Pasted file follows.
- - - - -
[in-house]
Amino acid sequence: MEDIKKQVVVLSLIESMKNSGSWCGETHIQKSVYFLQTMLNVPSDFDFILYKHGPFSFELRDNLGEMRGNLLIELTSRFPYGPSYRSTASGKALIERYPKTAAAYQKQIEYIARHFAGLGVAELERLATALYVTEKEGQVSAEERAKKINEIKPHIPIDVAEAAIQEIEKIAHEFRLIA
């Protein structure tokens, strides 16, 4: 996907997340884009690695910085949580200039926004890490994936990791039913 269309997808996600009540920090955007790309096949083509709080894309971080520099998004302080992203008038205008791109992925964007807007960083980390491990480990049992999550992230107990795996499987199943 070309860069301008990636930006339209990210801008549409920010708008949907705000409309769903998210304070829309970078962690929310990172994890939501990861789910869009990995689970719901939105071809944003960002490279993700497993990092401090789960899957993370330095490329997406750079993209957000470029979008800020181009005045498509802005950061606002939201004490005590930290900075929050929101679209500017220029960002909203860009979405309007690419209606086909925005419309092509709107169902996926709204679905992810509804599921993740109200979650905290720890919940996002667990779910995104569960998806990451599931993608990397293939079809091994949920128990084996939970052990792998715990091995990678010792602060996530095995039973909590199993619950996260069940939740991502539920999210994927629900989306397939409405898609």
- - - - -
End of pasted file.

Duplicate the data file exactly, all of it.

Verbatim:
[in-house]
Amino acid sequence: MEDIKKQVVVLSLIESMKNSGSWCGETHIQKSVYFLQTMLNVPSDFDFILYKHGPFSFELRDNLGEMRGNLLIELTSRFPYGPSYRSTASGKALIERYPKTAAAYQKQIEYIARHFAGLGVAELERLATALYVTEKEGQVSAEERAKKINEIKPHIPIDVAEAAIQEIEKIAHEFRLIA
């Protein structure tokens, strides 16, 4: 996907997340884009690695910085949580200039926004890490994936990791039913 269309997808996600009540920090955007790309096949083509709080894309971080520099998004302080992203008038205008791109992925964007807007960083980390491990480990049992999550992230107990795996499987199943 070309860069301008990636930006339209990210801008549409920010708008949907705000409309769903998210304070829309970078962690929310990172994890939501990861789910869009990995689970719901939105071809944003960002490279993700497993990092401090789960899957993370330095490329997406750079993209957000470029979008800020181009005045498509802005950061606002939201004490005590930290900075929050929101679209500017220029960002909203860009979405309007690419209606086909925005419309092509709107169902996926709204679905992810509804599921993740109200979650905290720890919940996002667990779910995104569960998806990451599931993608990397293939079809091994949920128990084996939970052990792998715990091995990678010792602060996530095995039973909590199993619950996260069940939740991502539920999210994927629900989306397939409405898609």